Professor Yehuda Lindell is one of Israel’s leading scholars on the subject of cybersecurity. For the past three years, he has headed up the Center for Research in Applied Cryptography and Cyber Security at Bar-Ilan University, home to one of Israel’s top cyber-security labs. Lindell and the team of researchers are working hard to find new defensive measures to meet the modern cyber threat. Lindell has a timely message for us all.

“We’re already in the era of cyberwarfare and cybercrime. And we‘re completely unready,” says Prof. Lindell. “Malware enables terrorists and hackers to easily turn a phone into a tracking or a listening device. They can remotely turn on your microphone or camera and can get hold of your location. Imagine the threat that this poses!”

One of the main fears that Prof. Lindell and his team cite as a potential danger to our own online security is our everyday use of social media, where major data breaches have compromised millions of users. “Cambridge Analytica proves that cyber-attacks via social media are a threat to our democracy. It can be used to learn our preferences and exploit them against us. It can lure young and old people into dangerous situations; it can be used to reveal something “dirty” about someone who can then be blackmailed. We can’t be too careful about what we share publicly.”

Prof. Lindell recognizes that social media is a platform where people share far too much data about themselves, leaving open a host of dangerous possibilities. He himself refuses to use Facebook and Twitter, where his personal photos and interests could potentially be used against him. He only uses LinkedIn for professional networking. “We are in a digital world where it is just not safe,” says Lindell. “But unlike the physical threat, people aren’t even aware of it.”

Computer viruses and malware often sneak into our computers, tablets, and smartphones. And more often than not, we don’t find out until it is too late. But we are not helpless from preventing these issues. For starters, we have virus-protection programs like Norton and MacAfee. “Nothing is 100 percent and no single program or firewall will provide everything we need. However, these tools are important and should absolutely be used,” advises Lindell.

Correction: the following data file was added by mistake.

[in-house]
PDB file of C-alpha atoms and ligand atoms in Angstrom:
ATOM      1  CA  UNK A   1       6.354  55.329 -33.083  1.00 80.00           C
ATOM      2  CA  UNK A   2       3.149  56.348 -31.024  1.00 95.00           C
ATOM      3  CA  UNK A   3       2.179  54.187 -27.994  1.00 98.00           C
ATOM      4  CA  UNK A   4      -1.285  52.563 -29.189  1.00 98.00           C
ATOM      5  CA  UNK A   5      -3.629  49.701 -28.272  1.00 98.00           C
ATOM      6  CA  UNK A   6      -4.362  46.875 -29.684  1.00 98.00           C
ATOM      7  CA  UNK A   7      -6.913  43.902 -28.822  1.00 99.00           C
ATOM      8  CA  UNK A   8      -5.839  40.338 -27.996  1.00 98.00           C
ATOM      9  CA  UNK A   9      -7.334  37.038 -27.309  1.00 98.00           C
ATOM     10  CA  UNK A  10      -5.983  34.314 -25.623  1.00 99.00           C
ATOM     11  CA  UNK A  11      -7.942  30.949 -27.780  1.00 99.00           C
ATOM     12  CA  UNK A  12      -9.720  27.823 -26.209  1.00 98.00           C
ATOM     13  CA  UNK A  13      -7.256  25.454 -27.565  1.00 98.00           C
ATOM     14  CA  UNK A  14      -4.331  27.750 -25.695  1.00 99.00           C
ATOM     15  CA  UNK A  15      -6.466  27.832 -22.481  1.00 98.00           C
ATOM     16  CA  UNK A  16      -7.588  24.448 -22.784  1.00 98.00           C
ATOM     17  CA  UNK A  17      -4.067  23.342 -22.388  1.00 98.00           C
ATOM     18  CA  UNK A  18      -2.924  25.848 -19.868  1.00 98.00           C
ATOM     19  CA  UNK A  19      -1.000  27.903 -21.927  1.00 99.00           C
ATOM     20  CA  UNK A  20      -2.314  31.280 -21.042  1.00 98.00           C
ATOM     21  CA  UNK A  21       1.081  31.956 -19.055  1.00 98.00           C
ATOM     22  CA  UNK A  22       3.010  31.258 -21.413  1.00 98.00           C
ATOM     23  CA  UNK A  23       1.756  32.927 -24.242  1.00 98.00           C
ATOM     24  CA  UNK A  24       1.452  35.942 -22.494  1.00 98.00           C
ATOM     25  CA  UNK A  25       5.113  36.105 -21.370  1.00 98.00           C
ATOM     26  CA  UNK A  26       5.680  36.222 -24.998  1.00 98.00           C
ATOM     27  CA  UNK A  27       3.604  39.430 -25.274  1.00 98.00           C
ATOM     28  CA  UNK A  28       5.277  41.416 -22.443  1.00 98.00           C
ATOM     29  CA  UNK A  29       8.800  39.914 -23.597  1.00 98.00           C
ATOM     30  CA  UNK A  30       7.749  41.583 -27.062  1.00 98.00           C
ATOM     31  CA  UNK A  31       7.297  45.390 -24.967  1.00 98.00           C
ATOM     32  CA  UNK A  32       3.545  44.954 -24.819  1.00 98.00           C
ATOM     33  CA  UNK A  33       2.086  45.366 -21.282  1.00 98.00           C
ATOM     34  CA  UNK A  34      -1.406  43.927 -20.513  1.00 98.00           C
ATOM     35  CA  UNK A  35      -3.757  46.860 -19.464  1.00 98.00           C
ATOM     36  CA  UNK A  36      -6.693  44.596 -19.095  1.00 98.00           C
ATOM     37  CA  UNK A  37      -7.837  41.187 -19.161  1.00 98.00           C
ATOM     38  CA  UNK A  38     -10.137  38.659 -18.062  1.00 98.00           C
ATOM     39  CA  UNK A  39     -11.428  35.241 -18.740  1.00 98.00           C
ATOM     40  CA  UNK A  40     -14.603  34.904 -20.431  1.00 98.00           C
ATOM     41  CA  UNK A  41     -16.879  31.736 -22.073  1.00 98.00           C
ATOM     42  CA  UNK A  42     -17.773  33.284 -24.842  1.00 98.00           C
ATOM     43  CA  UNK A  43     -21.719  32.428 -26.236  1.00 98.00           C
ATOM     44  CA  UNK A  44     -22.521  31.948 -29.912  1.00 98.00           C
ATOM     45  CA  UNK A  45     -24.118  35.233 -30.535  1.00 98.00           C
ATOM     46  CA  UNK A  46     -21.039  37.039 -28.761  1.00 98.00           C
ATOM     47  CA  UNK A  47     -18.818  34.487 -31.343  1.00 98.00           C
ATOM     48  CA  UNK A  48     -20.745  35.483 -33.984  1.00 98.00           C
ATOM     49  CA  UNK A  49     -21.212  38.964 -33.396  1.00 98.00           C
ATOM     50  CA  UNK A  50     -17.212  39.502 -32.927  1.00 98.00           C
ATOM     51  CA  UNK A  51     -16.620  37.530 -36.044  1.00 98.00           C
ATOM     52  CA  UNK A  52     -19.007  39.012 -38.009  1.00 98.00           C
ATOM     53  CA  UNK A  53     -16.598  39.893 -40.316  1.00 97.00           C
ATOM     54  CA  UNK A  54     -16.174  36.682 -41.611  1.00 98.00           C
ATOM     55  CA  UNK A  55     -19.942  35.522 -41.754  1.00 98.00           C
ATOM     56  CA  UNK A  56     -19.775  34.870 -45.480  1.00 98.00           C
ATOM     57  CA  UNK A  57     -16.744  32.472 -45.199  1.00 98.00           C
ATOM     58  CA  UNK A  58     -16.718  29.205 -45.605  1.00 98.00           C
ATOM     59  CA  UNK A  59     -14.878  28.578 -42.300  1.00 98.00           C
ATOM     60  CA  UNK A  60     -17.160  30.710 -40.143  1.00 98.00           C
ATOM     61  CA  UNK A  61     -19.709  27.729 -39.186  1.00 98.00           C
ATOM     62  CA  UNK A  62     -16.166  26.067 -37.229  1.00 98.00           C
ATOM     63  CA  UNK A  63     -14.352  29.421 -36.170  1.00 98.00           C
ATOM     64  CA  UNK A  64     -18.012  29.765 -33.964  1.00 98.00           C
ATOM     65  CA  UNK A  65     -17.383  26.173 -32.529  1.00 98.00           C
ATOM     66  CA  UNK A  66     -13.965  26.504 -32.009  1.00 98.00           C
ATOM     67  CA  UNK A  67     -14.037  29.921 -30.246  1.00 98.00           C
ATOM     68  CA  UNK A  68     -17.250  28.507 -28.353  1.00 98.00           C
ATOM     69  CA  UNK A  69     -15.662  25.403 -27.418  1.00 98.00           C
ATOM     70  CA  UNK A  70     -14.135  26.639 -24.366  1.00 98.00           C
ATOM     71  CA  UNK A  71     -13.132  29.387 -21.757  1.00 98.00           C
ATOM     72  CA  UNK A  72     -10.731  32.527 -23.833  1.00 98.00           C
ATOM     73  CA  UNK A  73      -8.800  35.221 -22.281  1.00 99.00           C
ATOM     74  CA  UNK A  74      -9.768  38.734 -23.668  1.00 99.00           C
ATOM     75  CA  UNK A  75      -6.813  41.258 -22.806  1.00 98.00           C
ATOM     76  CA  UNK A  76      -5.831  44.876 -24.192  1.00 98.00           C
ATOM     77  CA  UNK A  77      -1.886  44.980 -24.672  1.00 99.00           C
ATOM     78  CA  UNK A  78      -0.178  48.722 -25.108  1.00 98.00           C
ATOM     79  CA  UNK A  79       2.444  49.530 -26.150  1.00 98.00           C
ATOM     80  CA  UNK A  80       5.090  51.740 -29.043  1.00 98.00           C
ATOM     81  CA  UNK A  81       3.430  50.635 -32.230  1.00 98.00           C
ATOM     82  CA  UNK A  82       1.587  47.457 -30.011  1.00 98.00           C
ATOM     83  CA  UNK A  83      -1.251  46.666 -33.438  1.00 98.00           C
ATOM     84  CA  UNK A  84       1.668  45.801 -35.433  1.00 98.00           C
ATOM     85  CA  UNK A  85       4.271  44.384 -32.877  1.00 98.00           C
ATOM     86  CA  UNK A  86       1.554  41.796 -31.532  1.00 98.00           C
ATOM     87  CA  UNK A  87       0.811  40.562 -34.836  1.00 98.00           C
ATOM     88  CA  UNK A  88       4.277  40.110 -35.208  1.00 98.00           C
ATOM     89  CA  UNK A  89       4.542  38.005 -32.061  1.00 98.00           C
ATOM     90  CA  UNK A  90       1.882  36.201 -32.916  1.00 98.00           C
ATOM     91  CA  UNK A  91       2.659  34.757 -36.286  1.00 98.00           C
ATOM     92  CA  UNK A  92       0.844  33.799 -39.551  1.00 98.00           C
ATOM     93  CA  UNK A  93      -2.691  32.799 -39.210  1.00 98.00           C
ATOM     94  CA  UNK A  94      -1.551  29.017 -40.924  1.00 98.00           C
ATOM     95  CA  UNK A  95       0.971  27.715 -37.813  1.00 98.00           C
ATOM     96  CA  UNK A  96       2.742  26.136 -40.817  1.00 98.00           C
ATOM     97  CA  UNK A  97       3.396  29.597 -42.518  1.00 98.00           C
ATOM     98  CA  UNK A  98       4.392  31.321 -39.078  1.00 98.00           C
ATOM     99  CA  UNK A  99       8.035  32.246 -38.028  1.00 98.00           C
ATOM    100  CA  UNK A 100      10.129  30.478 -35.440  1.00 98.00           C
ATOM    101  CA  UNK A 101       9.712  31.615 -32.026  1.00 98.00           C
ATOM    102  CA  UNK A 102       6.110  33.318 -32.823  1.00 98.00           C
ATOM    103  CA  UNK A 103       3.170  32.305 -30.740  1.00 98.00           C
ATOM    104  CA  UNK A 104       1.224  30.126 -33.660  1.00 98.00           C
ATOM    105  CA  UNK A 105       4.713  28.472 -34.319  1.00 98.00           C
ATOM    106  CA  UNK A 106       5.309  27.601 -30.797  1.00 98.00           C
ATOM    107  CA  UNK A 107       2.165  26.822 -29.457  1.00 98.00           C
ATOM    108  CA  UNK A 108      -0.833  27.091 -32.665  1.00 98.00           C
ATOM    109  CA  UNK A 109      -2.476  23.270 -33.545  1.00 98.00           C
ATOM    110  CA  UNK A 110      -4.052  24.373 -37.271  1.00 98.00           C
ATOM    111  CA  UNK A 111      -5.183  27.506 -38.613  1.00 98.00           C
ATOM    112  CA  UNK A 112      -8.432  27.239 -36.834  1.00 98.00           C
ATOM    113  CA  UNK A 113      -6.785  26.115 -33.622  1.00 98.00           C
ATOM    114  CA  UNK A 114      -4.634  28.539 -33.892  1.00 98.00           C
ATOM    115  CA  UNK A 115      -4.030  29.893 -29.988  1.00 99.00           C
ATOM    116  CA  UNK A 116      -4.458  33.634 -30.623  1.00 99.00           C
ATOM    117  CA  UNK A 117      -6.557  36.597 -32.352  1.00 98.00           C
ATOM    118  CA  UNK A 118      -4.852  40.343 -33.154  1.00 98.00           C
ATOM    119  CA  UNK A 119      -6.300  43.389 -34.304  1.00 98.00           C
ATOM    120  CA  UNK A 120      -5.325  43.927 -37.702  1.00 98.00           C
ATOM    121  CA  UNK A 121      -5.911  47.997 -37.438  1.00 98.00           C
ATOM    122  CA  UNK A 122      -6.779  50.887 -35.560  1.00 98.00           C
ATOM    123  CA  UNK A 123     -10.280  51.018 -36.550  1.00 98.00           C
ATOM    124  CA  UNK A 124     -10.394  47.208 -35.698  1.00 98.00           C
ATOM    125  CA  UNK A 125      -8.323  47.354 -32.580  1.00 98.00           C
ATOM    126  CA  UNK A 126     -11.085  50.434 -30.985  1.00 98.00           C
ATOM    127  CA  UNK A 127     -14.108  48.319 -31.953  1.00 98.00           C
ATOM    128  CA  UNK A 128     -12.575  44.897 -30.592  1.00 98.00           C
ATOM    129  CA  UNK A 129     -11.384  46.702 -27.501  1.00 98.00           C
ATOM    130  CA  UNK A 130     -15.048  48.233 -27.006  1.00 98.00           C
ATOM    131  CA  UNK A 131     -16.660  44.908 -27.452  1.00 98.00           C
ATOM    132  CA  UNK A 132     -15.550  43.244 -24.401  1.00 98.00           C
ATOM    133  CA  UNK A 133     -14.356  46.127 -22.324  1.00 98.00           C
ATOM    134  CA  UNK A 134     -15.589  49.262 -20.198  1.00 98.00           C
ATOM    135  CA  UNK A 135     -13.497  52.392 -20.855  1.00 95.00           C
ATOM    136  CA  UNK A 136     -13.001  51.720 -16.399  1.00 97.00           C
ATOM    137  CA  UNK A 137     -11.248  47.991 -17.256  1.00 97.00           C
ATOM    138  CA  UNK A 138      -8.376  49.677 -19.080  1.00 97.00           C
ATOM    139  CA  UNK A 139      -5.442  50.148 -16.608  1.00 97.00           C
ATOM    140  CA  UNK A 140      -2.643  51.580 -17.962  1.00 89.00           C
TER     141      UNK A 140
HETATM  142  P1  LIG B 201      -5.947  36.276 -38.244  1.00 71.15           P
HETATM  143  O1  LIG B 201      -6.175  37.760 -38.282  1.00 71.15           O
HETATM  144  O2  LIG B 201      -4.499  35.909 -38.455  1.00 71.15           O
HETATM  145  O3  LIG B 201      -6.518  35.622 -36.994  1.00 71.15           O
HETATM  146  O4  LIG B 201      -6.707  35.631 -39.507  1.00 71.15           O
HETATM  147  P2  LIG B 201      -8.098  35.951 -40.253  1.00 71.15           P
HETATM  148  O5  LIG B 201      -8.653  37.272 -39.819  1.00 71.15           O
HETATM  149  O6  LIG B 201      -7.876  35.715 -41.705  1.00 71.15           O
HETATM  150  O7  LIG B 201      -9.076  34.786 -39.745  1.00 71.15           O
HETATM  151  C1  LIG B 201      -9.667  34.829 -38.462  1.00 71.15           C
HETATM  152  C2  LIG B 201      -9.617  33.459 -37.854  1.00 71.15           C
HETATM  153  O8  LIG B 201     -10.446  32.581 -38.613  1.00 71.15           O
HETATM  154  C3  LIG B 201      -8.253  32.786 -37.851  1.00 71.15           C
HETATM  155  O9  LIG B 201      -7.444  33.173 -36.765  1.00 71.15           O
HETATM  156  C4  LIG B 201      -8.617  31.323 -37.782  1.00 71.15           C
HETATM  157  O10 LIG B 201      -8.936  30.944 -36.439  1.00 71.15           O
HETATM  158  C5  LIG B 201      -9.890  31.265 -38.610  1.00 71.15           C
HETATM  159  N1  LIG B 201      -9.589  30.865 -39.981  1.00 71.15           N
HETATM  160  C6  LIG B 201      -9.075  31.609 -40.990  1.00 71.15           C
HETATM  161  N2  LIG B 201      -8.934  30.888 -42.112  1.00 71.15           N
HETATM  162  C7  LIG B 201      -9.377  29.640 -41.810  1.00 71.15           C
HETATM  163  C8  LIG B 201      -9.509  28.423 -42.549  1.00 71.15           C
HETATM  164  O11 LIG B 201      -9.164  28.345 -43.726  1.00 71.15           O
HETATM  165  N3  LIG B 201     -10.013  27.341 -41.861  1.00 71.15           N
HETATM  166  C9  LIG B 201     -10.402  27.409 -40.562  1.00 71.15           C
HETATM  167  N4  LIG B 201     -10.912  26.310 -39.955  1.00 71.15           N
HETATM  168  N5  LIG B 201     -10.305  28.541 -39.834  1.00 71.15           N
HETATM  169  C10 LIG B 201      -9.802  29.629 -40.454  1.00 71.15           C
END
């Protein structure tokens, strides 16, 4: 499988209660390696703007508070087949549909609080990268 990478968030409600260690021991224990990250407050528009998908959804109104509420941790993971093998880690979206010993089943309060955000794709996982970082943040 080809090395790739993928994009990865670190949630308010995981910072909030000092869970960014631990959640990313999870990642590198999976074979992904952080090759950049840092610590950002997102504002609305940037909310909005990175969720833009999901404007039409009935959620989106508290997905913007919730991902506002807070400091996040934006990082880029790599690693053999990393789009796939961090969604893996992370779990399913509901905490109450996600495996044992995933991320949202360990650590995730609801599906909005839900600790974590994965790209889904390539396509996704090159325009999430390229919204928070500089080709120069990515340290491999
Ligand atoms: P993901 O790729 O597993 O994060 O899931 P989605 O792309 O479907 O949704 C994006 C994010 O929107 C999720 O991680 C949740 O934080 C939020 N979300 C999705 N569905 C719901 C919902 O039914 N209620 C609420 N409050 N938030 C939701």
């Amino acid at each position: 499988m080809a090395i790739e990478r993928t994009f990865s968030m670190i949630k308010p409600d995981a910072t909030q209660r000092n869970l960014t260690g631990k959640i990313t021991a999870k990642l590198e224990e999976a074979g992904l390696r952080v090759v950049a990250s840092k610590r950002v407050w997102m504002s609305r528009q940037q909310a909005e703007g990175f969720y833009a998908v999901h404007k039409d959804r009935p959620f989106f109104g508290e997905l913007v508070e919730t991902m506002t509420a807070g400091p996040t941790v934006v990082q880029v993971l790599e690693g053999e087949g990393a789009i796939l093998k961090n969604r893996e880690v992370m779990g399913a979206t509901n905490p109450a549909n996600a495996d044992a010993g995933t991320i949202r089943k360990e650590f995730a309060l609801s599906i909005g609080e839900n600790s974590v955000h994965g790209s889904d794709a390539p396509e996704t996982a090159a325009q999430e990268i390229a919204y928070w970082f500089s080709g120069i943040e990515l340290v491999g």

“In terms of smartphone safety, it’s pretty well accepted that iPhones are more secure than Androids. However, for most of us, it’s mainly about how we behave online. Once we understand how important this is, we will put in the required effort.”

Prof. Lindell cites three main factors in our vulnerability to information bandits seeking to seize our private online data.

1. “First is the ubiquity of computing where everything is now a computer: your smartphone, your car, your home appliances. The more devices you own with your private data stored on it, the more exposed you potentially are. You need to be ultra-careful with what information you store on these devices.”

2. “Too many manufacturers treat cyber-security as an afterthought rather than a priority. This is particularly true and frightening as it pertains to the auto industry.”

3. “Most important is a lack of education. We teach our kids not to take candy from strangers. We teach them how to cross the road carefully. But we don’t teach them Internet safety. This is likely because we don’t know how to behave online.”

As for the future of Israel’s cyber-security, Prof. Lindell shares some insight on a pair of projects that he and his team are now working on. “We are conducting a lot of research on how to utilize private data without revealing it. We are also doing work on showing how machine-learning algorithms are fragile and vulnerable to cyber-attacks. This is crucially important since it is being deployed everywhere without taking the dangers into account.”

To emphasize the importance of national cyber-security, Bar-Ilan University is now building a new computer-science building that will house Prof. Lindell and the other cyber researchers at Bar-Ilan, giving them every technological edge. “To stay ahead of the bad guys, we are training a new generation of students who have expertise in cyber research. This group will strengthen the workforce, government, military, and so on. However, it’s a long process and we are in for the long haul.”

For more information on how to help contribute to Yehuda Lindell’s vital work for Israel’s cyber-security, please contact American Friends of Bar-Ilan University at 212-906-3900, or on the web at


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